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For all but the most trivial applications, you will probably want to allow some representation of your domain objects to exist on the Scheme level. This is where the idea of SMOBs comes in, and with it issues of lifetime management and garbage collection.

To get more concrete about this, let's look again at the example we gave earlier of how application users can use Guile to build higher-level functions from the primitives that Dia itself provides.

     (define (change-squares'-fill-pattern new-pattern)
       (for-each-shape current-page
         (lambda (shape)
           (if (square? shape)
               (change-fill-pattern shape new-pattern)))))

Consider what is stored here in the variable shape. For each shape on the current page, the for-each-shape primitive calls (lambda (shape) ...) with an argument representing that shape. Question is: how is that argument represented on the Scheme level? The issues are as follows.

One resolution of these issues is for the Scheme-level representation of a shape to be a new, Scheme-specific C structure wrapped up as a SMOB. The SMOB is what is passed into and out of Scheme code, and the Scheme-specific C structure inside the SMOB points to Dia's underlying C structure so that the code for primitives like square? can get at it.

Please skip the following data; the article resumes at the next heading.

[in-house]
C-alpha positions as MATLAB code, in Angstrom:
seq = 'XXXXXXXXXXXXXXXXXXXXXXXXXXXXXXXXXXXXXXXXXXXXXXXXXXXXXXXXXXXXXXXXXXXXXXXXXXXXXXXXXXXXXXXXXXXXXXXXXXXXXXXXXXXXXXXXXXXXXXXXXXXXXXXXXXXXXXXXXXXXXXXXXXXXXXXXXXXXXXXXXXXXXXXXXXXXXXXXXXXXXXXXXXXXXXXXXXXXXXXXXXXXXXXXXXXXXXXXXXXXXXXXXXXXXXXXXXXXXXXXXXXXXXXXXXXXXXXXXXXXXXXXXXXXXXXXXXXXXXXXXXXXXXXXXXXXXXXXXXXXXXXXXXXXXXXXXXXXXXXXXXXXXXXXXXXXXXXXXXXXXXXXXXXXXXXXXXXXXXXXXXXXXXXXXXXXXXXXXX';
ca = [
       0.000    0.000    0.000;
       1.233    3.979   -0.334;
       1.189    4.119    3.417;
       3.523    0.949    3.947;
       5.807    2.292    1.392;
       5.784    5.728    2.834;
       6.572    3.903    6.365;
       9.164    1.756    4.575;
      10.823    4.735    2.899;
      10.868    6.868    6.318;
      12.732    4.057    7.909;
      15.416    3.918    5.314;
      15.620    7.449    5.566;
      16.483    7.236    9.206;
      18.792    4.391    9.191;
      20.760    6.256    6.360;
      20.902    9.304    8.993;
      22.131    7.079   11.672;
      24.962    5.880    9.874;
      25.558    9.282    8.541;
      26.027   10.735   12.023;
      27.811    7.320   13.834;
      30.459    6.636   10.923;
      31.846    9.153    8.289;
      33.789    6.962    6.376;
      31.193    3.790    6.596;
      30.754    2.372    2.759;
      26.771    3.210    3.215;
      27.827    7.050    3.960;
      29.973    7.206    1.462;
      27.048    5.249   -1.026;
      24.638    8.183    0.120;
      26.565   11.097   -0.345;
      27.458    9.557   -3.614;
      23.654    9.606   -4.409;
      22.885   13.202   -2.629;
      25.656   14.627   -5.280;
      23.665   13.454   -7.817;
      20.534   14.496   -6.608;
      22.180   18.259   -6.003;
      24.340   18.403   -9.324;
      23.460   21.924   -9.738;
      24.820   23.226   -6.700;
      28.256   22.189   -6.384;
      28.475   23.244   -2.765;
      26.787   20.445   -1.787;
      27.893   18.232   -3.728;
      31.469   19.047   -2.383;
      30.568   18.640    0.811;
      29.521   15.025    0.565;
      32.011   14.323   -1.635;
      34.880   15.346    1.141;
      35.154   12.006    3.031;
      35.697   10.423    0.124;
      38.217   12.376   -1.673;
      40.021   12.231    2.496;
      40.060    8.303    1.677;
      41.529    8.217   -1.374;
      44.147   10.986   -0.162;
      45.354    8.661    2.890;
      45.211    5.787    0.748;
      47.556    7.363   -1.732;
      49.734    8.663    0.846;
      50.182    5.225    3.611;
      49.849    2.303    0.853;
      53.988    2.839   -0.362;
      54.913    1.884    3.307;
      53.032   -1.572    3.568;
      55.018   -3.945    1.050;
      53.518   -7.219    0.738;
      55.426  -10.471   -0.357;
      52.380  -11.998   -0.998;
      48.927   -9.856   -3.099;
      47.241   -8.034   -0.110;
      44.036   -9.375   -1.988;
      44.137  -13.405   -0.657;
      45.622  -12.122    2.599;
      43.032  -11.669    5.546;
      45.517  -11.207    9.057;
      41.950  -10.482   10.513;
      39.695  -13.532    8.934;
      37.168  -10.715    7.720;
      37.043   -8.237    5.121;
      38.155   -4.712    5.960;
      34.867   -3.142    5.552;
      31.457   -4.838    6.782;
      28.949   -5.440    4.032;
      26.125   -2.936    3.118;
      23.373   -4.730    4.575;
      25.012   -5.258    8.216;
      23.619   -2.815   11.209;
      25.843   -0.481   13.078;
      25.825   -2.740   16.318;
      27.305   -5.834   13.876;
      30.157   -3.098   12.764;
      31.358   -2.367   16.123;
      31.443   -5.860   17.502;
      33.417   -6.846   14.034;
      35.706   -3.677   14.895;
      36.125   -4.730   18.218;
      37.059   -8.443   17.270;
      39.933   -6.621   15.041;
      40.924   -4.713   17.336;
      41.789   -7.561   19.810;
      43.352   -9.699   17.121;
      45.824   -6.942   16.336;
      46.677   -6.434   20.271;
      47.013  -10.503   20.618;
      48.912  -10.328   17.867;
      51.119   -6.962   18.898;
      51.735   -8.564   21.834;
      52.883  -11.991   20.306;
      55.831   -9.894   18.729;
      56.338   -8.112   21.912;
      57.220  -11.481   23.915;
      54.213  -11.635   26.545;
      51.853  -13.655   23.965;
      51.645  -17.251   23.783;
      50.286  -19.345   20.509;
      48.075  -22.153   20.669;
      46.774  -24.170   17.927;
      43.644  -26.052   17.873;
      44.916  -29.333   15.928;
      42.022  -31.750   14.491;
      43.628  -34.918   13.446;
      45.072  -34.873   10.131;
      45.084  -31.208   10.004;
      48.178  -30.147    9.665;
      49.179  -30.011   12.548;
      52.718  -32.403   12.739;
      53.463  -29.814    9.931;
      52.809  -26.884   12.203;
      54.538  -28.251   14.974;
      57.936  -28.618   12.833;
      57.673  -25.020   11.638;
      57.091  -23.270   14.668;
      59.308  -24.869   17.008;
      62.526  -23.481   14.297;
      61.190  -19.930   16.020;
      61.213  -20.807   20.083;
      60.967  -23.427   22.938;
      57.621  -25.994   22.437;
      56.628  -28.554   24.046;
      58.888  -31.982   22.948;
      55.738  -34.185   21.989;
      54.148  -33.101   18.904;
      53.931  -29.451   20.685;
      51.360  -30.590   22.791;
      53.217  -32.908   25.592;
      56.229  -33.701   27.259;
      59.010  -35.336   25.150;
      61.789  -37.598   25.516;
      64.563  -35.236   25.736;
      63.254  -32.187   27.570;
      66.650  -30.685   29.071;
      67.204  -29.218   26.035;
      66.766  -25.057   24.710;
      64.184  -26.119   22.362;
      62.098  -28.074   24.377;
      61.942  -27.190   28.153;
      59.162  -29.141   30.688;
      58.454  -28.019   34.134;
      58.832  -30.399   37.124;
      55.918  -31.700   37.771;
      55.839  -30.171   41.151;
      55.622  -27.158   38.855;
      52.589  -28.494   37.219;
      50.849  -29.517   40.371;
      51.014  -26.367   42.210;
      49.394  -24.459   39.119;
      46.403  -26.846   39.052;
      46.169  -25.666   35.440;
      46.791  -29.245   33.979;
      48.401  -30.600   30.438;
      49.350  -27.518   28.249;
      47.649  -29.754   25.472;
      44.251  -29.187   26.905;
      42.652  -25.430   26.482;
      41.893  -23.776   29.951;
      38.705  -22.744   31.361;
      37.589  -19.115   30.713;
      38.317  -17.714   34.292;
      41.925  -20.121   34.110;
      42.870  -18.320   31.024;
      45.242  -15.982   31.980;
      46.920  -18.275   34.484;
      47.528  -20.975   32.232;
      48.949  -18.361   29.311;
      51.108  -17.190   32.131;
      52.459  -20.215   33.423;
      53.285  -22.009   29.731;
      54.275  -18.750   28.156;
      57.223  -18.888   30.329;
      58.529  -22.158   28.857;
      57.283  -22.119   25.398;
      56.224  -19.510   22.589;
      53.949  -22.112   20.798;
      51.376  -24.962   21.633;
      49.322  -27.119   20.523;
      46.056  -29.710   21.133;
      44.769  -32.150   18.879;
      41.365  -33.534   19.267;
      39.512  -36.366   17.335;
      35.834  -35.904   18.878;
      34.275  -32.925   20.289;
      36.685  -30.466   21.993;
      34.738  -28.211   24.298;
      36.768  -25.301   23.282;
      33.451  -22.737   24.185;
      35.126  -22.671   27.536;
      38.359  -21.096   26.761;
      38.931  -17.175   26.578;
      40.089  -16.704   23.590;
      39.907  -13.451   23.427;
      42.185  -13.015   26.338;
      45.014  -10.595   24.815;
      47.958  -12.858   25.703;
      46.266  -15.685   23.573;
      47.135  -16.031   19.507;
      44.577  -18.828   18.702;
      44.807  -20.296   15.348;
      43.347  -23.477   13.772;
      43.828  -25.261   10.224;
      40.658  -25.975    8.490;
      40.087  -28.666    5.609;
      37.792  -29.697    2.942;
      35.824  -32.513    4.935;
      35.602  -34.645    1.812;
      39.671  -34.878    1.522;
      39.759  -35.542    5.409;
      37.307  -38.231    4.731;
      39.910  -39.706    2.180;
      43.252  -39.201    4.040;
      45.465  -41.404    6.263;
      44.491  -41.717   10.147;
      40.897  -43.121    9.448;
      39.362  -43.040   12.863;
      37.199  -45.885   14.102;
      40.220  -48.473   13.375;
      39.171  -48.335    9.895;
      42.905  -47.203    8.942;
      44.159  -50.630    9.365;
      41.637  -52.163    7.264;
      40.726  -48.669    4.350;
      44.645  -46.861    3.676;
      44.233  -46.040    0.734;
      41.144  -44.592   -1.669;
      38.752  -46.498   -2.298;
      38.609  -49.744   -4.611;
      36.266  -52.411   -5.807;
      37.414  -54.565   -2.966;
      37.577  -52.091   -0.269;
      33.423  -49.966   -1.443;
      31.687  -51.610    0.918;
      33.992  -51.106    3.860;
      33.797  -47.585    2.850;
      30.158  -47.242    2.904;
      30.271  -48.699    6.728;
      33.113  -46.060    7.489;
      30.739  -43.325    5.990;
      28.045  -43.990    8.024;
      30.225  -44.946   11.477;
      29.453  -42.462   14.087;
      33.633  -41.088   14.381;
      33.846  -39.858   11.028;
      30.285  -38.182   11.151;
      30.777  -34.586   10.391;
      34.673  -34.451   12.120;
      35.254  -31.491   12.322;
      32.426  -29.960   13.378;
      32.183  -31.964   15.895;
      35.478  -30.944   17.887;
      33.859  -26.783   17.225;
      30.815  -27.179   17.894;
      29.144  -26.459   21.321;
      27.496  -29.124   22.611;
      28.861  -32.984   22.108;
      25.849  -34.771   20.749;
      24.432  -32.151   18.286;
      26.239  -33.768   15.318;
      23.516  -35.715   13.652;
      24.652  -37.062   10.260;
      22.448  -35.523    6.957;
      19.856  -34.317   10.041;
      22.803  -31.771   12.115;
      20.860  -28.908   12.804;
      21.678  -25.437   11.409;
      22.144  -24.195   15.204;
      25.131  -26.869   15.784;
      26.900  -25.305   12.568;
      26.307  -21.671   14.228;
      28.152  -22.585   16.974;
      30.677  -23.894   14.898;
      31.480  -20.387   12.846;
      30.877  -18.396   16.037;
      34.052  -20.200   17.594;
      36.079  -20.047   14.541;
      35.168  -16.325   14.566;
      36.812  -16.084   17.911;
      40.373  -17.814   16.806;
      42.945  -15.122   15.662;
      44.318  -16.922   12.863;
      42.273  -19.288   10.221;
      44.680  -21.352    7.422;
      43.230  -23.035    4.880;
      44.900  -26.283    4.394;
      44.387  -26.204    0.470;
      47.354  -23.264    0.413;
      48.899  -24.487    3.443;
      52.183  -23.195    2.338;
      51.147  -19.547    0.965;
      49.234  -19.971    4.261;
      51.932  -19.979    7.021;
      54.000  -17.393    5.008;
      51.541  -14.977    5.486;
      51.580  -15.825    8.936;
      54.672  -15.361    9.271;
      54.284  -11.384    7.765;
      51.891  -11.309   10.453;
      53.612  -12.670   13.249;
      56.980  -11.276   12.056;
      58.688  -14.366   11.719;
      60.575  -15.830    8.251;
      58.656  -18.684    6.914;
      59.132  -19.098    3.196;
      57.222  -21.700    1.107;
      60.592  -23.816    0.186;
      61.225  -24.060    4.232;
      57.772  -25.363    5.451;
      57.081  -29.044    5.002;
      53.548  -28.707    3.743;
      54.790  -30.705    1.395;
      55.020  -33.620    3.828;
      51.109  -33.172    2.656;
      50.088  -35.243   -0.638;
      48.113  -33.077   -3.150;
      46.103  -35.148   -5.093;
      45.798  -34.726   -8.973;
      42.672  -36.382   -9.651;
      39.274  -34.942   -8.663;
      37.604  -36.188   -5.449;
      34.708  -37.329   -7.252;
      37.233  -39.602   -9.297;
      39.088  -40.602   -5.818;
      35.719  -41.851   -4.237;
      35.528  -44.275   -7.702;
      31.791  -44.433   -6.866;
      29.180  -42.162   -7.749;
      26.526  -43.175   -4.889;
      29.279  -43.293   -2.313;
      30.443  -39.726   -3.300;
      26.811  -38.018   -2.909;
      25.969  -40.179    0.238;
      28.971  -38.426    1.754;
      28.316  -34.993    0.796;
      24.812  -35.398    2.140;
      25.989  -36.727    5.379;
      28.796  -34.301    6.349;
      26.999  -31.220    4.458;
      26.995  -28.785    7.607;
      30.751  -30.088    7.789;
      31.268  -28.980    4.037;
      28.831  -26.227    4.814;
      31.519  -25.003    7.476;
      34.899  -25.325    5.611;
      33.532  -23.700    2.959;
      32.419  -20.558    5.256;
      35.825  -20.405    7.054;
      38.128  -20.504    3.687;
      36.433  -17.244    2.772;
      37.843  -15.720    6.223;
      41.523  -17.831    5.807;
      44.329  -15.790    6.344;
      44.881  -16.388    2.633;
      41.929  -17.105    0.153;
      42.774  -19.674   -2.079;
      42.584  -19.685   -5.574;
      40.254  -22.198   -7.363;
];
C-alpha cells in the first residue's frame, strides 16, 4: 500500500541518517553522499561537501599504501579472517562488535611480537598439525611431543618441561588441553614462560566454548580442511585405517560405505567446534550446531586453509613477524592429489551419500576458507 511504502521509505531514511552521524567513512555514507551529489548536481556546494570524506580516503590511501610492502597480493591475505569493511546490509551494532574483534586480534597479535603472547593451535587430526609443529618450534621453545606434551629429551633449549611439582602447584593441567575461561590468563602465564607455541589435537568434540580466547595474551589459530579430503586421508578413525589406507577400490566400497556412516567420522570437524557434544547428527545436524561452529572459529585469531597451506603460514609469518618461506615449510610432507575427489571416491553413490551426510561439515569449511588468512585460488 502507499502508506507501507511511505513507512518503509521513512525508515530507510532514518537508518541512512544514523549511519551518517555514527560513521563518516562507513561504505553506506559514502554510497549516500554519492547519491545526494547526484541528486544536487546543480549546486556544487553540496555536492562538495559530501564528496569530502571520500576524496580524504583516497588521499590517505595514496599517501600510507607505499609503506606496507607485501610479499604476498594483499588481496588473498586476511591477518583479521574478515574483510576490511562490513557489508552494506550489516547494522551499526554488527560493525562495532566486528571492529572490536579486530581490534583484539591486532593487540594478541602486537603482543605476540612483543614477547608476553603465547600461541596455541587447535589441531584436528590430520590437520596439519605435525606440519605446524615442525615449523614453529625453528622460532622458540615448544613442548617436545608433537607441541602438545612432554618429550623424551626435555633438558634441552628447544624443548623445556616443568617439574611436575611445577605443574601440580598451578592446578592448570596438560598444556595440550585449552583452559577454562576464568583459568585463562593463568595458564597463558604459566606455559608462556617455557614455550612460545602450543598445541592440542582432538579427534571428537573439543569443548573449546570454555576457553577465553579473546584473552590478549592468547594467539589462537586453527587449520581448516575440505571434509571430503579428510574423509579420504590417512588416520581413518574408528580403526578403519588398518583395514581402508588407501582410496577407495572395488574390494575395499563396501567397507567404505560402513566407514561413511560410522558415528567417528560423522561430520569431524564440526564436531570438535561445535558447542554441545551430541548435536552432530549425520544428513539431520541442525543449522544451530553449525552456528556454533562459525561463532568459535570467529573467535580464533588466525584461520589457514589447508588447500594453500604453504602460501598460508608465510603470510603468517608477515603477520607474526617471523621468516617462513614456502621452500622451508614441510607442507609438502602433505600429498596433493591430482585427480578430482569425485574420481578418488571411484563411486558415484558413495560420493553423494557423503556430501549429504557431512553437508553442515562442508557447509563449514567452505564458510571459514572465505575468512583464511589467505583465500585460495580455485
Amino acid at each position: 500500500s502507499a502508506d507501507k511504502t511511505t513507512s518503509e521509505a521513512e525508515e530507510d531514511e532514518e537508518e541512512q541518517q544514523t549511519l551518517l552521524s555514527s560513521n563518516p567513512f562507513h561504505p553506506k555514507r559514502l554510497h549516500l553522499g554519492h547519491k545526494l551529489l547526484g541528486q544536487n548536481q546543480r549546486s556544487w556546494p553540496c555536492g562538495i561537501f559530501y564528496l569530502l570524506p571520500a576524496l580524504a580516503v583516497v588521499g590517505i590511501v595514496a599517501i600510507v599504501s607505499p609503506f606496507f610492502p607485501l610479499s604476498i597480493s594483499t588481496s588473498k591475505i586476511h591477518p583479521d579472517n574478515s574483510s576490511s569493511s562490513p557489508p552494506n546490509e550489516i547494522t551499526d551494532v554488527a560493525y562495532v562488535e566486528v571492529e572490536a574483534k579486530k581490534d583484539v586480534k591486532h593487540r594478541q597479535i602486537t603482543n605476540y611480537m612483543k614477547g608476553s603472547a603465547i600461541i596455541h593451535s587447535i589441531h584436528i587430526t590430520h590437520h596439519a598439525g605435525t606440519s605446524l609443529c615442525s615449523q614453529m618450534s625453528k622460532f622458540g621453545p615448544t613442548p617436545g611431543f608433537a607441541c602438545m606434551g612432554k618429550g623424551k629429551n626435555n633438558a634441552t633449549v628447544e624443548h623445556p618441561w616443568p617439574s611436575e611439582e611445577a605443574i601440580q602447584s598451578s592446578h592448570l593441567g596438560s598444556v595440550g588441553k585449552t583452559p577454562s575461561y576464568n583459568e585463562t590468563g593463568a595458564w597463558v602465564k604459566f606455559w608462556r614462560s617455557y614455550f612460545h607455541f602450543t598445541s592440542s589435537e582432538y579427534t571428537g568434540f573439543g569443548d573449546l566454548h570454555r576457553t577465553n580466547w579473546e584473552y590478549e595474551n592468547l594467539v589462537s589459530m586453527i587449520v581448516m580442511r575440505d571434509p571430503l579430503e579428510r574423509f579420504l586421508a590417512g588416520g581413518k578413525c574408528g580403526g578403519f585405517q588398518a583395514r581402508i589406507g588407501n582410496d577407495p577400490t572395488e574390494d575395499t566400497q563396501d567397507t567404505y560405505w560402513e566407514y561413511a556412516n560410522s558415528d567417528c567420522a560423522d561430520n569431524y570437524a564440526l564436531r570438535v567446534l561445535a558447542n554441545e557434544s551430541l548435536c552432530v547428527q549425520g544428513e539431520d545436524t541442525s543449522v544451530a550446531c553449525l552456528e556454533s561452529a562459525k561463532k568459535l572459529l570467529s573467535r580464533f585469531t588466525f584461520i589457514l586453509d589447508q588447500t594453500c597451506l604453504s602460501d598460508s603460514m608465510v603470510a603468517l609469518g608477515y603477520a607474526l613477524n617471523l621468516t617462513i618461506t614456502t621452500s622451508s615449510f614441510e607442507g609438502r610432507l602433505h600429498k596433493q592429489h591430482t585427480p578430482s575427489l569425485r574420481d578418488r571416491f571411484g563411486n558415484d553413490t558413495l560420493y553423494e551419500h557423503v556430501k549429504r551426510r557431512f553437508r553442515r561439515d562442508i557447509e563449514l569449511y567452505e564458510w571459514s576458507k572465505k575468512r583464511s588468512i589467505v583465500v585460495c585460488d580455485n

To cope with an underlying shape being deleted while Scheme code is still holding onto a Scheme shape value, the underlying C structure should have a new field that points to the Scheme-specific SMOB. When a shape is deleted, the relevant code chains through to the Scheme-specific structure and sets its pointer back to the underlying structure to NULL. Thus the SMOB value for the shape continues to exist, but any primitive code that tries to use it will detect that the underlying shape has been deleted because the underlying structure pointer is NULL.

So, to summarize the steps involved in this resolution of the problem (and assuming that the underlying C structure for a shape is struct dia_shape):

As far as memory management is concerned, the SMOB values and their Scheme-specific structures are under the control of the garbage collector, whereas the underlying C structures are explicitly managed in exactly the same way that Dia managed them before we thought of adding Guile.

When the garbage collector decides to free a shape SMOB value, it calls the SMOB free function that was specified when defining the shape SMOB type. To maintain the correctness of the guile_shape field in the underlying C structure, this function should chain through to the underlying C structure (if it still exists) and set its guile_shape field to NULL.

For full documentation on defining and using SMOB types, see Defining New Types (Smobs).